Miko (the Study Away counselor at MSU) briefly warned me that I might experience counter culture shock. It is exactly what it sounds like: culture shock you experience when you return to your old culture. I guess in a way I had a taste of what I’ll get back home, but it was awful.
I understand why everyone says Americans are loud and rude… because we are. At least, these people were. If I am EVER like that I hope each of you reading this slaps me because that was obnoxious and ignorant. I have never pretended to know everything about Norway, but I have tried so hard to fight the American stereotype while being here. Sure, I AM still American and I will still be me, but I don’t need to yell at people or make huge assumptions. Maybe it’s just how Americans act once they’ve retired? I’m not sure. This group of people really felt entitled to everything, and basically expected to be catered to the whole time. I know I only speak English, but it’s something I’m embarassed of and I hate the fact that I force people here to speak English because I don’t have a choice. Furthermore, when I am forced to speak to someone, I make sure I enunciate and that I keep my sentences pretty simple. Anyone here could tell you that’s true when you hear how I talk to anyone that isn’t Alex, Eric, or Emma (the other native English speakers who can obviously handle my normal speed and vocabulary). I thought that was common sense… but this group still spoke so fast and LOUD… just because you’re yelling doesn’t mean people will suddeny understand you!
Basically I was aggravated by this group and I tried to stay away from them.
The weather on the way back was still a little meh, but by the end it really warmed up, and we took a few pictures of course.
So that was basically our cruise experience together. Definitely wasn’t what I expected, but now I can say I have been on a cruise AND crossed the arctic circle *gasp*!
My view in the morning :) Some dark bread (so healthy we don’t even have an English word for it but here it’s called grøvbrød, with my favorite cheese (Norwegia ost), cucumbers (agurk), butter (smør), coffee with sugar and cream (kaffe med sukker og krem fløte), and milk (melk). See I am learning some Norwegian… kanskje.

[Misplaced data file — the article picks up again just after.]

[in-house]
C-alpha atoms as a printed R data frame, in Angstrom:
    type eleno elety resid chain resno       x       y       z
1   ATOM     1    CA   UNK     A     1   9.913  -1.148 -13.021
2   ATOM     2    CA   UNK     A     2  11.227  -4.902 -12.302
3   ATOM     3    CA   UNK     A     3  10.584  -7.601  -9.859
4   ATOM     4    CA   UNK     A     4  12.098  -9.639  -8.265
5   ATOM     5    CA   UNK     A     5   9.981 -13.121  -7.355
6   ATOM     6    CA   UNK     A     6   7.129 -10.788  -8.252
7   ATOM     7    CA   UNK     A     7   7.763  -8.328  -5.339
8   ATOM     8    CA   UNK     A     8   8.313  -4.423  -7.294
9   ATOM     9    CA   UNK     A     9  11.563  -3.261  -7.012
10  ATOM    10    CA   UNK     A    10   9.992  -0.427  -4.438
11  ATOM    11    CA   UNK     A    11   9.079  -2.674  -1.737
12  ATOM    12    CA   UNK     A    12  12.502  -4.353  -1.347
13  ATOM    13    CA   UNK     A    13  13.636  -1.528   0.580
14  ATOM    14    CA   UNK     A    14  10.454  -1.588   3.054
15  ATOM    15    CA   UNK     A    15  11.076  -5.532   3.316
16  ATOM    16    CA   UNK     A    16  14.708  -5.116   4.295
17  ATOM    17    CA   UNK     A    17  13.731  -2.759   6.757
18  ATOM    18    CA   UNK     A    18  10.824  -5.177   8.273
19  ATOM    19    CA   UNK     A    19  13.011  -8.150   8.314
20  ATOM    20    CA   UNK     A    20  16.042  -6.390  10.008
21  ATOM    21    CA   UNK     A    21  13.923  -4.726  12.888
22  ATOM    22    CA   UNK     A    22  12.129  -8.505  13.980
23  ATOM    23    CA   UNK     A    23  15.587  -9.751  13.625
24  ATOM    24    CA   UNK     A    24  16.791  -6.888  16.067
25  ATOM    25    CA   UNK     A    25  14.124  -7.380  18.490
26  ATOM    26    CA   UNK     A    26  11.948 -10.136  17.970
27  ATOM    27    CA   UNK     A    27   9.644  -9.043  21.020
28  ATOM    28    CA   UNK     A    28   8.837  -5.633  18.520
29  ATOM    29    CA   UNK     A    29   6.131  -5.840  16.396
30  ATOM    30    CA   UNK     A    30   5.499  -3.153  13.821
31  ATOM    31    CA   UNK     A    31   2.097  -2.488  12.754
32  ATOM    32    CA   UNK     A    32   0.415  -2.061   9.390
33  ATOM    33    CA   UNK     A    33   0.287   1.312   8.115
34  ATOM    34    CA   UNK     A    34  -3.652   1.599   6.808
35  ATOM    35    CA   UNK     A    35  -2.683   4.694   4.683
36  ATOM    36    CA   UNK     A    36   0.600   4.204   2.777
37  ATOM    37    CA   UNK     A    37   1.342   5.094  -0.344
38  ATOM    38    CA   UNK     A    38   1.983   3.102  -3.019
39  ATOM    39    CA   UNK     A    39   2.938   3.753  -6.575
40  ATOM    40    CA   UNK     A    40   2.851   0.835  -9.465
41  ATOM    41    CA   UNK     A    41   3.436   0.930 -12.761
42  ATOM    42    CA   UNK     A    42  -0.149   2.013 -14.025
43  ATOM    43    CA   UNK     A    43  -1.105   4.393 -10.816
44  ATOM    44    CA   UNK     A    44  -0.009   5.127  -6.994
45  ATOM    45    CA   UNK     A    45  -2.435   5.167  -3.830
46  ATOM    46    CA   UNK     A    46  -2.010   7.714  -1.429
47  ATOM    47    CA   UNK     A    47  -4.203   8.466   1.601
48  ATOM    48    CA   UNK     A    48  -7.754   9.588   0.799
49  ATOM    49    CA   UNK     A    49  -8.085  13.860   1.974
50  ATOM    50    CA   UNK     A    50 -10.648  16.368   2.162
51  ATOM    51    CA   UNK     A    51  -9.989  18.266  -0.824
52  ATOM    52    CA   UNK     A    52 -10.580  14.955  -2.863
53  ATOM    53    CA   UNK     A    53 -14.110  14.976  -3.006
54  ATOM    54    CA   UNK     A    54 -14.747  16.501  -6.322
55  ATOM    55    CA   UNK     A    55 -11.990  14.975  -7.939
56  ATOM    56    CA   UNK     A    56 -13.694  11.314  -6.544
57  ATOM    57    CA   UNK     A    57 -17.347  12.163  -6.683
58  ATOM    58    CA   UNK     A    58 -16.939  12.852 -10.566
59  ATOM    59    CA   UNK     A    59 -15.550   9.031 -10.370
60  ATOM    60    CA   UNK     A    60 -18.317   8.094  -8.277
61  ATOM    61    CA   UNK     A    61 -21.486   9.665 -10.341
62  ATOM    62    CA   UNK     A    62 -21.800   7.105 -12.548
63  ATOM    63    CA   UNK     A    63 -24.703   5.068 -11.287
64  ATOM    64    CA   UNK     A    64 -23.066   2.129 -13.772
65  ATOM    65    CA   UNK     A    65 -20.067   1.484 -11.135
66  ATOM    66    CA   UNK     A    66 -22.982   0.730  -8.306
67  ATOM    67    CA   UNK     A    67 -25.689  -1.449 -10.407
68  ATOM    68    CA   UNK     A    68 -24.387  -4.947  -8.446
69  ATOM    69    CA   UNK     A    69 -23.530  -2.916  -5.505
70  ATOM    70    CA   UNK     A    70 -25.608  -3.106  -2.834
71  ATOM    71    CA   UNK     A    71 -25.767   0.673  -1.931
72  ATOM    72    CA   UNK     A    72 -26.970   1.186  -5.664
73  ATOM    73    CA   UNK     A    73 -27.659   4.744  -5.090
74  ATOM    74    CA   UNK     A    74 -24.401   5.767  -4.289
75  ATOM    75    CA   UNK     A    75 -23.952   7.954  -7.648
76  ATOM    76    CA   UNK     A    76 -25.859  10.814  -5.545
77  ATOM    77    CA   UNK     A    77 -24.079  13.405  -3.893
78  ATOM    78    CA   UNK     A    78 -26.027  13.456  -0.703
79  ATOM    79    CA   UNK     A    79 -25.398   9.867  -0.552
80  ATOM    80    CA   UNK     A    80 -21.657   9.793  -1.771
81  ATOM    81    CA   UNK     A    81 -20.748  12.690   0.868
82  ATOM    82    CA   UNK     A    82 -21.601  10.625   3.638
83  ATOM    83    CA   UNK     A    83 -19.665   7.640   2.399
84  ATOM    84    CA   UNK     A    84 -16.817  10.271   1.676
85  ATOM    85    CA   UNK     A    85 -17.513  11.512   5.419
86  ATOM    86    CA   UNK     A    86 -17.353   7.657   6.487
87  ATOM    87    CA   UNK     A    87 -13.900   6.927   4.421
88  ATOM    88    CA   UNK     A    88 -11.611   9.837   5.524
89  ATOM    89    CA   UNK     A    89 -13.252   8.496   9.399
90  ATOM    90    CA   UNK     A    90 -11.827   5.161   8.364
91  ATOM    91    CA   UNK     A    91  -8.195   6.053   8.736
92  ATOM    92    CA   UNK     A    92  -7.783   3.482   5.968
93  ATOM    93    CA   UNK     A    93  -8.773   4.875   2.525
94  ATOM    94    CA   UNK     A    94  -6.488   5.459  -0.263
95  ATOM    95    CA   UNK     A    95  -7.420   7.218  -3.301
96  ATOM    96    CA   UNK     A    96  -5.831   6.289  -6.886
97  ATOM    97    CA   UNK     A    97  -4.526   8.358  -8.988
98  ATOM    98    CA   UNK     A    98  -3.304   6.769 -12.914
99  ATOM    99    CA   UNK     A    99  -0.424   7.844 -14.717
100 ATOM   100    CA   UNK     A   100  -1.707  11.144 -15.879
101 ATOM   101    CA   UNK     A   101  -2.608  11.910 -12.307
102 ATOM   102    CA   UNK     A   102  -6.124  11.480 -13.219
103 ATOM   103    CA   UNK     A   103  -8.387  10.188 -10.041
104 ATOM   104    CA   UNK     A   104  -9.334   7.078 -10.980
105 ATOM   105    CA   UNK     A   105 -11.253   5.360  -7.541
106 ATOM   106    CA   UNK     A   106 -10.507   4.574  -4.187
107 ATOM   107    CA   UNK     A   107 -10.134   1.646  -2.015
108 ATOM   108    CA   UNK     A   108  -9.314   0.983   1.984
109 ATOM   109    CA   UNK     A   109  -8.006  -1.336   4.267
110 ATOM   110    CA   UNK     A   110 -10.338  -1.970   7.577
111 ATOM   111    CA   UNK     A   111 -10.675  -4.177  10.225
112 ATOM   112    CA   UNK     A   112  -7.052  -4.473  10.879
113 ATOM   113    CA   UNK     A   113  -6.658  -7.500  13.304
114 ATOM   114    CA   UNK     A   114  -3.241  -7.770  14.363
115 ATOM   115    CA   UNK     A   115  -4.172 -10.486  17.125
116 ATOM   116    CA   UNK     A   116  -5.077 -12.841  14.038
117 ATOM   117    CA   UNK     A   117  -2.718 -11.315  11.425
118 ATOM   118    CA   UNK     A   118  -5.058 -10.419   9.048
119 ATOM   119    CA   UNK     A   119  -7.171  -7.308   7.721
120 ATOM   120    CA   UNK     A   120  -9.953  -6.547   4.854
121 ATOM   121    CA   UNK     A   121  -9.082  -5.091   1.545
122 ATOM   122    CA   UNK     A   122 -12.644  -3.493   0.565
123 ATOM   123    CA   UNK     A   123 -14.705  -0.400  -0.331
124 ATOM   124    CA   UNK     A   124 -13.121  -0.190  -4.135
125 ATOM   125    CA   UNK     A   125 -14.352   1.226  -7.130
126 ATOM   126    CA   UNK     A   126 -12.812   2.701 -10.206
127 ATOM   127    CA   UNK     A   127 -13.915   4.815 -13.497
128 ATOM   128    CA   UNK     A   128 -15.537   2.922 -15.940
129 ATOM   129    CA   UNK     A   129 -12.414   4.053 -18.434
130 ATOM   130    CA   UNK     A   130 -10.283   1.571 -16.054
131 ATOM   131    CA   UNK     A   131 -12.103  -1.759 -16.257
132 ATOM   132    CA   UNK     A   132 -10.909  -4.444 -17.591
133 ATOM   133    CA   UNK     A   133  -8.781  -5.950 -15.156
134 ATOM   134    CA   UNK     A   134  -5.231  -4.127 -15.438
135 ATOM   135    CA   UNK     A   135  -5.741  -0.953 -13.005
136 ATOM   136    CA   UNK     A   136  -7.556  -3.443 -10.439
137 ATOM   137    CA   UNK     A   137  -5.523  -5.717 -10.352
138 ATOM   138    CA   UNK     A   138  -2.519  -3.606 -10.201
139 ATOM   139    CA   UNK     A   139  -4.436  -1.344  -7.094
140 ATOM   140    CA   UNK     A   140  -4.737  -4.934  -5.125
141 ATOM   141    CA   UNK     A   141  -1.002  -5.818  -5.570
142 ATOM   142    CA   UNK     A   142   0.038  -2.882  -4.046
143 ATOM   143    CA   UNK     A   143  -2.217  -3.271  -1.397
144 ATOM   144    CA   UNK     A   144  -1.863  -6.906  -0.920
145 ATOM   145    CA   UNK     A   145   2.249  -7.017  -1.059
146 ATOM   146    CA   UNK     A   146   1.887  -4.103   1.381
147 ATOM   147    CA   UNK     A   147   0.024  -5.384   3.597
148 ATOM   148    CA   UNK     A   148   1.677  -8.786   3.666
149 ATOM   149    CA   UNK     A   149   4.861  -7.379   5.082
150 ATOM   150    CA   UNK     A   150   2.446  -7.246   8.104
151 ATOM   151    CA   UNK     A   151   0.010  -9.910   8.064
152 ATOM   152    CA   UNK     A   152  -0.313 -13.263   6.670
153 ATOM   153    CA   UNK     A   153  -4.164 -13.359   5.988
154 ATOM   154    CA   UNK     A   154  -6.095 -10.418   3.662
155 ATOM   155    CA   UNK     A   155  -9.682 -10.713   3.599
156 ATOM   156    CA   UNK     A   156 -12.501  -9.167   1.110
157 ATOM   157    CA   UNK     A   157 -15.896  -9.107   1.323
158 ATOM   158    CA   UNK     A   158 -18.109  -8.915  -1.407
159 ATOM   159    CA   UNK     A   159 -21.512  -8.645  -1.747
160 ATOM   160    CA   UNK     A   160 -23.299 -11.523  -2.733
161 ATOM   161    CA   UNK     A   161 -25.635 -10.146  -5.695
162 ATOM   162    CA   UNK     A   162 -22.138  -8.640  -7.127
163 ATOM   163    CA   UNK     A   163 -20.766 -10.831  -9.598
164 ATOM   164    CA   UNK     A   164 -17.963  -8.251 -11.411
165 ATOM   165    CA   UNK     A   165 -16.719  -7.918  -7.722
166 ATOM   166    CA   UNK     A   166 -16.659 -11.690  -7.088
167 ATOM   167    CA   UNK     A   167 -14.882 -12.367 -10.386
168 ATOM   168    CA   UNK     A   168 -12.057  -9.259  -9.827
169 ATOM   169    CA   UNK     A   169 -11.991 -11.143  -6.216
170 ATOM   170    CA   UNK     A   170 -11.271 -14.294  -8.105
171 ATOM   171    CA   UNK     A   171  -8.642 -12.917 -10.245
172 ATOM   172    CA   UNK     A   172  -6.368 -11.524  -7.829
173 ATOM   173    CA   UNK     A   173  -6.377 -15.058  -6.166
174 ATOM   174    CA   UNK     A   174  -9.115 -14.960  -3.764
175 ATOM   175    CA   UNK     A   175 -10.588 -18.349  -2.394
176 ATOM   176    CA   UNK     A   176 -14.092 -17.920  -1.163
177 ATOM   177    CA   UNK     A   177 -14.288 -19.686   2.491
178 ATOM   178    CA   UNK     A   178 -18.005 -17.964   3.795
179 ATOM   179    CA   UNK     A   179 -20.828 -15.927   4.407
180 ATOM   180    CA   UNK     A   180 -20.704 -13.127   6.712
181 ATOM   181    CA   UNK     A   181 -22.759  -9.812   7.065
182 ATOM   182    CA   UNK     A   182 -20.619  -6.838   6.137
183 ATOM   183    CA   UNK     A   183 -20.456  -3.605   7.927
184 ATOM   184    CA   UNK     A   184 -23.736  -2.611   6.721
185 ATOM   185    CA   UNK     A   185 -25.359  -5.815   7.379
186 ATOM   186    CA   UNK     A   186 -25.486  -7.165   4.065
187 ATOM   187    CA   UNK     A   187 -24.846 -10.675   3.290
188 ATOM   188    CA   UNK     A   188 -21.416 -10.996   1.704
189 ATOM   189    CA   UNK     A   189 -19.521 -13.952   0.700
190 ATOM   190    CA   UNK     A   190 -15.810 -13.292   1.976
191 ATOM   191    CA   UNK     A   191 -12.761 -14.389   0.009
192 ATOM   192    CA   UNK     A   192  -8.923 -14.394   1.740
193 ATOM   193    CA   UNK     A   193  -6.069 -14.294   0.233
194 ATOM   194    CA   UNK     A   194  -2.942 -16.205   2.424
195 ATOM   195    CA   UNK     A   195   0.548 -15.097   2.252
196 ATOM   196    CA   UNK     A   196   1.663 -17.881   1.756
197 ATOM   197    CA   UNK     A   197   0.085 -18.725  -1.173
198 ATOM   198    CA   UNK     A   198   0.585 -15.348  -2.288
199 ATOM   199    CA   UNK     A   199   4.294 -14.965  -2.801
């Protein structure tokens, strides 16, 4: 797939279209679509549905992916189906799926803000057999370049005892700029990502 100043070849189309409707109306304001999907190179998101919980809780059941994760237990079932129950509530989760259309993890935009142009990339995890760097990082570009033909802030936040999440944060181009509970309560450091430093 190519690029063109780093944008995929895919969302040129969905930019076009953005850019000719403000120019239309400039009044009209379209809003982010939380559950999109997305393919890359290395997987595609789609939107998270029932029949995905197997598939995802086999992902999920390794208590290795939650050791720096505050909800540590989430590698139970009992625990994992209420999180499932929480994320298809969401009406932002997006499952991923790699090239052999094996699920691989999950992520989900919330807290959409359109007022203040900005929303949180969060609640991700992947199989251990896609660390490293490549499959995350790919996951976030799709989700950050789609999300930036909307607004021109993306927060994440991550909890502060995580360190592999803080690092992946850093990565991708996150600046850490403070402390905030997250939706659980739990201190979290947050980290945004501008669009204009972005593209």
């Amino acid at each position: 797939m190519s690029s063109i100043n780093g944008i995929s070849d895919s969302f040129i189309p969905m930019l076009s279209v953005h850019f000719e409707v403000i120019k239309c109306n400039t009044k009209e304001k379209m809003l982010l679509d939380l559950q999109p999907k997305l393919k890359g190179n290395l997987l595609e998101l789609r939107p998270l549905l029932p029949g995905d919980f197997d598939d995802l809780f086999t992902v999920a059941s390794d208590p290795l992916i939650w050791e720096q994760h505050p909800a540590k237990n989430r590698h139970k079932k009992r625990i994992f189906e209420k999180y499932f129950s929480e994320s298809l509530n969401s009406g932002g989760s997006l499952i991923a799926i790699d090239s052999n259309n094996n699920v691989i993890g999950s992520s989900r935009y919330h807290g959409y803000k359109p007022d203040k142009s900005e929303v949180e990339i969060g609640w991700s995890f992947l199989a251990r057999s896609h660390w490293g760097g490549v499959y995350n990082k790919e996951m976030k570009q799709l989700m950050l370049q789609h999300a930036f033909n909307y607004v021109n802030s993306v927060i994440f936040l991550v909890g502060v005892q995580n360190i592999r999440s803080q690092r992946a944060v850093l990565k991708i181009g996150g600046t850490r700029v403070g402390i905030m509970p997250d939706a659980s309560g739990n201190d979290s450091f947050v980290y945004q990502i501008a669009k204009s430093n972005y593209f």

The cruise ship we passed in the morning on its way to Bodø, though it never actually made it to… port? Pardon my lack of ship vocabulary-be glad I know what a deck is.
A more up close photo.
One of the hallways where the rooms were… looks just like the Titanic.
On one of the decks they had this wall of all the…. crests? of each stop made. Each county has a crest, and I believe each city/community/kommune has one so that’s cool.
My spoon and certificate
I forgot to mention that the spoon is SO COOL. It says “I did the Arctic” and “Hurtigruten Hunting the light”
Top deck at night
Morning… that little piece of land that has brown grass on it is the arctic circle.
Yup…. that globe right there is the arctic circle.
Like I said the mountains were beautiful. If I remember right, these are the mountains I see every day, but from a different angle. Martin you can correct me if I’m wrong.
Ah, this is more like what I see.
Life rafts… it’s important to know where those are! I don’t want to be like Jack and Rose.
In the tax free shop looking at all the things I can’t afford. I mean that.
Almost back home! Really cleared up.
We really struggle to take good pictures.
Especially when we try to get the cool view in the background and it turns out white. Ugh.
Us when we found out that technically we can’t do the whole Titanic pose because current cruise ships don’t really have that part of the ship anymore, and if they do, they DEFINITELY don’t allow people on it… probably because tourists want to take a picture in the Titanic pose.
The hot tub on the ship on the way back in much nicer weather. I wasn’t exactly in the mood to take a picture during the whole trip outside in the storm, so this is more to give you an idea of what I was in… just with a lot more clouds, ice, wind, and a lot less sun and happiness.
This is like… half the distance I had to walk and it was the easy half.
A second try at the Titanic thing… Martin is such a great guy for actually letting me do that.
And that’s pretty much it.
Like I said I’m really behind, but I’m trying my best to catch up! I have lots of stories to tell and lots of pictures to sort through.
I realize I am very behind, and I’m going to be honest… my only real excuse is that I’ve been watching Prison Break and I am therefore blaming Martin 100%.